Thursday, 14 August 2008
by Mama Monkey
It can be very confusing to try and sort through the seemingly endless array of discipline techniques that are out there today. Everybody seems to know what is right and is usually appalled if you are not doing things the same way. Whether it be the belief that spanking only teaches your child to fear you and to turn to violence as a way of solving a problem, or the belief that time-outs do not address the real issues, but are merely a band-aid fix -- every technique and style has its critics.
If you are too lenient of a parent, your child will 'surely' be a spoiled brat and get into any and all trouble imaginable, knowing that he/she could get away with murder and you would be right there to take the punishment for them. If you are too restrictive, your child is 'sure' to be an angry one, always having too many boundaries put on them. It is inevitable that they will eventually lash out at you, doing exactly what they were restricted from doing at a young age. So, you have to find a balance that works for you and each child. You can pretty much bet that what works for one won't work for the next. And where do you turn when you have exhausted all the possibilities, but have yet to gain any ground?
I actually coined the term 'creative discipline' for myself before even knowing that it was one of the many techniques out there. So I have not read any books or articles on it, and don't know whether or not my form of creative discipline actually matches up with what the 'experts' say it is. It is for parents who are willing to think out of the box, get creative, and may not be for the faint of heart.
I will use a recent example that took place in my house earlier this week. My middle son has a bit of a temper problem.. OK... this is just the jargon that us parents use to sugar coat the truth and not have our child's behavior reflect poorly upon us. The truth is that the child is easily angered and can be downright nasty when he is. In the past month, this comes in the form of smacking the perpetrator, or who/whatever happens to be within arms/foots reach. Naturally, this is not a behavior that I encourage. We have tried many things to curb his temper and all have failed long-term (some have worked originally, until the novelty of it fades away). We were having a particularly bad day in this regard and I was beside myself not knowing what to do. He had time-outs and had been taken away from the area where my other boys were playing (and away from the cat and dog, whom he also seems to enjoy smacking). He (and his brother) had already had video games taken away for fighting over them and he had the toy room taken away because he refused to help pick it up. What was I to do? As he sat in yet another time out, I tried to come up with something... ANYTHING! Then it hit me! I told him he could get up from his time-out and had a talk with him. "You are not using your hands for nice things", I explained to him. "I have tried to get you to stop, but you refuse. So, I have decided that if I see you hit anybody again I will have to tie your hands together for a bit (I was thinking 10 minutes or so). You can either use your hands for nice things, or not use them at all."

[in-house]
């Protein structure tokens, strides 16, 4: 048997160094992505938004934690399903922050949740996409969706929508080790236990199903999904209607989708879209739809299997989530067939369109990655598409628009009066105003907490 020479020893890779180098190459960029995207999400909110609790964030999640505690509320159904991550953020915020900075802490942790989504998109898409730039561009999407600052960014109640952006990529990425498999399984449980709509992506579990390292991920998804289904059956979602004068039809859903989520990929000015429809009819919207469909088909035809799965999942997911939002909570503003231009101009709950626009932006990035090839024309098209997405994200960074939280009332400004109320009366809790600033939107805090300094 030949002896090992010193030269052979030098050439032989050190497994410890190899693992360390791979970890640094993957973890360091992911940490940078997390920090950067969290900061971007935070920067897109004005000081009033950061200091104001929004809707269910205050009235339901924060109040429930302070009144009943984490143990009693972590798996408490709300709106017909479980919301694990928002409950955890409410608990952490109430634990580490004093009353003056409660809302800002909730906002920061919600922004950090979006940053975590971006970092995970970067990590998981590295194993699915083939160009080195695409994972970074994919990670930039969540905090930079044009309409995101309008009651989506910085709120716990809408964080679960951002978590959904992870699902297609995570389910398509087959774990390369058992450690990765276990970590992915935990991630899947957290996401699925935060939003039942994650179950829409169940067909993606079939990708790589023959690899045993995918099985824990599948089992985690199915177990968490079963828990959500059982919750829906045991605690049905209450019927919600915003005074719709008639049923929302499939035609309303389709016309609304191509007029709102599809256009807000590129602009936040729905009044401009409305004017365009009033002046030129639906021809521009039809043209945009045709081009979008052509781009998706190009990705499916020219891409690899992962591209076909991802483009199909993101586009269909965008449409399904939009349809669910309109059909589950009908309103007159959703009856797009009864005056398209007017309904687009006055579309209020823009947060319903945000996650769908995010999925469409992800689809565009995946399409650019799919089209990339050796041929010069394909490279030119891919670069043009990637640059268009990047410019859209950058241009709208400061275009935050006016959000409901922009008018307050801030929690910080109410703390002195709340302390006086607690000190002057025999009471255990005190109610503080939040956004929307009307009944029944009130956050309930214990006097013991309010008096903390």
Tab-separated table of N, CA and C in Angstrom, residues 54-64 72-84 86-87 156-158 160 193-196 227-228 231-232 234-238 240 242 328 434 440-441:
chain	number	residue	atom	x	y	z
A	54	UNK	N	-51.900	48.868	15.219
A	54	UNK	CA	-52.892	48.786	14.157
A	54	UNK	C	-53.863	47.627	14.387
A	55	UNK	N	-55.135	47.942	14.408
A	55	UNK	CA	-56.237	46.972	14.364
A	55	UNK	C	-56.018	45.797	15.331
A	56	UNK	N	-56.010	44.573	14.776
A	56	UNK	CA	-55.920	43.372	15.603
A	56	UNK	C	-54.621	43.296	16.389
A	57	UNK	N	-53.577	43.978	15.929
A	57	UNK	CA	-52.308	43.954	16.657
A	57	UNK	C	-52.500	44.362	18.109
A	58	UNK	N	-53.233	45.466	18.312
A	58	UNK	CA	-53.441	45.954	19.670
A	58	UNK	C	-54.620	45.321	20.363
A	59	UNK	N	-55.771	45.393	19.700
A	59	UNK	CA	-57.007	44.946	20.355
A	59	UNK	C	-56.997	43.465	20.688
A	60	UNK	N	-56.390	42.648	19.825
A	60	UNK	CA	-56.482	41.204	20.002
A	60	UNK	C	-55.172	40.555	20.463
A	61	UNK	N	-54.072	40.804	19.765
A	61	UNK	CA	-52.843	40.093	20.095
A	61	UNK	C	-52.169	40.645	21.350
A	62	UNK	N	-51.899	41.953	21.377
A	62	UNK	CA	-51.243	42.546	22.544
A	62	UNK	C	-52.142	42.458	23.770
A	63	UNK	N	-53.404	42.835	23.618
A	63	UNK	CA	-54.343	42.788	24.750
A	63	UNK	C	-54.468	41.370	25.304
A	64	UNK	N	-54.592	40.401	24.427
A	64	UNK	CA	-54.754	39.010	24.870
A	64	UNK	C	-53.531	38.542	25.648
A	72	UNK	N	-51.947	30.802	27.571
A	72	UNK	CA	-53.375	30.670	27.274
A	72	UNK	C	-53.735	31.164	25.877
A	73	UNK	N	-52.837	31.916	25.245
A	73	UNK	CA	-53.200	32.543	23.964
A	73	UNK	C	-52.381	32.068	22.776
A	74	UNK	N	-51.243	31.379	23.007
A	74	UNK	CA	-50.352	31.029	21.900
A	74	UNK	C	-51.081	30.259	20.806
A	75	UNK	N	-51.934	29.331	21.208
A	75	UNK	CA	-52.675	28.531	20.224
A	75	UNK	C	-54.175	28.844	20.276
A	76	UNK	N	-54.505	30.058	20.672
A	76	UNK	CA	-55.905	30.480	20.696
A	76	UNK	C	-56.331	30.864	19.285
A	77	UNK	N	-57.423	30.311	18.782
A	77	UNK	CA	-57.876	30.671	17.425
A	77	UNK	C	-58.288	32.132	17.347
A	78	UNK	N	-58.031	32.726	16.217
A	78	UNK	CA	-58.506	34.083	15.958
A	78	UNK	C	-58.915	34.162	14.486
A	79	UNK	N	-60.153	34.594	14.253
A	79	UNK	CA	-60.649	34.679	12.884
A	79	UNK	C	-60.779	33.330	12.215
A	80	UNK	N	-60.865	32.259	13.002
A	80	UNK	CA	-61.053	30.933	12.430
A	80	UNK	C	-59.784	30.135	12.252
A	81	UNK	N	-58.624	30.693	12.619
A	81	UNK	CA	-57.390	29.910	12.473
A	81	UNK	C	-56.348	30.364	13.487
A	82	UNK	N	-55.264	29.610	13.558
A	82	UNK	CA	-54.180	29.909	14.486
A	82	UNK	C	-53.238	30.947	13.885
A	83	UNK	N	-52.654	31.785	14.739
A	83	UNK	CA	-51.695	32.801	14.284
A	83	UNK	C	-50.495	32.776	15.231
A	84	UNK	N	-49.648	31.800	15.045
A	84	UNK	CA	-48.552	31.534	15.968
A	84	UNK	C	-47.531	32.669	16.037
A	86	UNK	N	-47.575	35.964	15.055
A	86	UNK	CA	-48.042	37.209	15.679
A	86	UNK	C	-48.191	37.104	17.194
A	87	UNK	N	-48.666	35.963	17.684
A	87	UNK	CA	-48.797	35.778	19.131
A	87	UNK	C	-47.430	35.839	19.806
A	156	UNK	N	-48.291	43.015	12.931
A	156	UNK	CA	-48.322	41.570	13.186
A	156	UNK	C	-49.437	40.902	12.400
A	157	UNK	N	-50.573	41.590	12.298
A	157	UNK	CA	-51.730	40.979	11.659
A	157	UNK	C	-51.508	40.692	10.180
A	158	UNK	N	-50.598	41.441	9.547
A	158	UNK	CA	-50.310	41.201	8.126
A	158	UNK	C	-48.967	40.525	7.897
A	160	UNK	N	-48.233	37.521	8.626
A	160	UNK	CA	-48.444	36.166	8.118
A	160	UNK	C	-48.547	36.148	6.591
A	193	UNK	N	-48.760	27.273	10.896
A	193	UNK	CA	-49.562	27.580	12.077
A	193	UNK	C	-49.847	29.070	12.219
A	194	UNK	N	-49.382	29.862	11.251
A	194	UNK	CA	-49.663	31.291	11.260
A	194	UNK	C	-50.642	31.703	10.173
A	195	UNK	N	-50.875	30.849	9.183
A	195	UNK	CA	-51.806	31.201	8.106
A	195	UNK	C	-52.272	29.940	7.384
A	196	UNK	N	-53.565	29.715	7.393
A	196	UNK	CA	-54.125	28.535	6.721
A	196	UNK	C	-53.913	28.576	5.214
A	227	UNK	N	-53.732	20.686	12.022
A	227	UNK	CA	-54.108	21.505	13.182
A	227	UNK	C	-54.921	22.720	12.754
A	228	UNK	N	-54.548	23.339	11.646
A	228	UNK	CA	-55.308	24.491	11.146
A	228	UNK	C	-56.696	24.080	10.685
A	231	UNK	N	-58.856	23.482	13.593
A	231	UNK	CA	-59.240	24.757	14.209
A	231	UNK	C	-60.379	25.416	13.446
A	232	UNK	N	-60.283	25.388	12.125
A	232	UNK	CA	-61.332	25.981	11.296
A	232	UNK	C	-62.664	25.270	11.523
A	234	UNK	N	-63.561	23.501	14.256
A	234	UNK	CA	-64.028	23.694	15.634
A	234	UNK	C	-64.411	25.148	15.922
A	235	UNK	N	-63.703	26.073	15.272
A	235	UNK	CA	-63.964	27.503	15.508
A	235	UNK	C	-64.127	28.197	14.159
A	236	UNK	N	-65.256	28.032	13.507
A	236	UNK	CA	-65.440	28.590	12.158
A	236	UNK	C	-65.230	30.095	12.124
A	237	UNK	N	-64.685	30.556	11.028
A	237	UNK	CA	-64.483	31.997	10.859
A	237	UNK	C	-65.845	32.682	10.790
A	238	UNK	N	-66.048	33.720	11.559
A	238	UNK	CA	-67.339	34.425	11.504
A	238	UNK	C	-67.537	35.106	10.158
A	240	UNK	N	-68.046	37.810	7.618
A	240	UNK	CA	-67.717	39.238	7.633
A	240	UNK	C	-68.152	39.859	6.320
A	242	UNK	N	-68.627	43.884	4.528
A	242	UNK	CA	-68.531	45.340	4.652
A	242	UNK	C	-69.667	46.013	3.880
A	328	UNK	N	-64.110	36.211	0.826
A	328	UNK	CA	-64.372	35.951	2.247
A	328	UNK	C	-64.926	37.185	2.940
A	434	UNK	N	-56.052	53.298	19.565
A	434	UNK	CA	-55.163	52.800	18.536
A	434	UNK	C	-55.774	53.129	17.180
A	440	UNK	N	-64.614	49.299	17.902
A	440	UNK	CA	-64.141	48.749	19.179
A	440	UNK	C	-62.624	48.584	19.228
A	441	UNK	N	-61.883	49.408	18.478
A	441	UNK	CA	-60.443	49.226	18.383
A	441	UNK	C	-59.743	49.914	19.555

I couldn't hardly believe it myself when it came out of my mouth! You should have seen his eyes bulge. I know, we shouldn't use threats to get our children to behave but it wasn't a threat. I was 100% serious. Had he continued with the behavior, I would have followed through. On this particular day, though, it was not necessary.
Please, spare me the child abuse comments. It isn't like I was going to tie him up and leave him that way for long. My plan was, like I said, about 10 minutes and I was going to use my older son's tae kwon do belt, which is soft and wide, so it would not have dug in or hurt him in any way. It would have, however, served to teach him that there are both good and bad things that we can use our hands for and if he insists on using them for bad things, there are going to be consequences. I would never deny my child basic needs, including hugs, kisses, love and affection, as a form of discipline.
Other examples of 'creative discipline' that have been used in my house:(some are forms of natural consequences)
- If you complain about being bored, you will promptly be assigned a chore that needs to be done.
- If you don't pick up and take care of your toys, the ones left out will be put up in 'toy jail' until you bail them out by showing me that you can take care of your things. (And if I don't find them before the dog does, they often don't get them back at all! Sorry, not my problem -- they should have been picked up.)
- If you choose to draw on the walls or table instead of paper, you will spend the time scrubbing it up (this one also applies to other non-accidental messes).
- If you are going to fight over a toy, then nobody gets it.
- If you are going to choose not to get dressed in the morning, I will take your clothes to the car (you will have to walk out there the way you are) and you may finish getting dressed there. (You'd be amazed how fast a kid can throw their clothes on once in the car!)
These are just a few of the examples that I have come up with. Some things, I heard about from someone else and others I just come up with on my own.
I guess I can't say that I have one parenting style, especially since my children definitely have different things that work for them, and that they respond to. I spent my time wading through the research on different techniques and whatnot, and ultimately decided that what was best for us was to just do what felt right and worked. So I sort of took bits and pieces from different techniques.
How do you discipline your kids? Have you ever tried 'creative discipline'?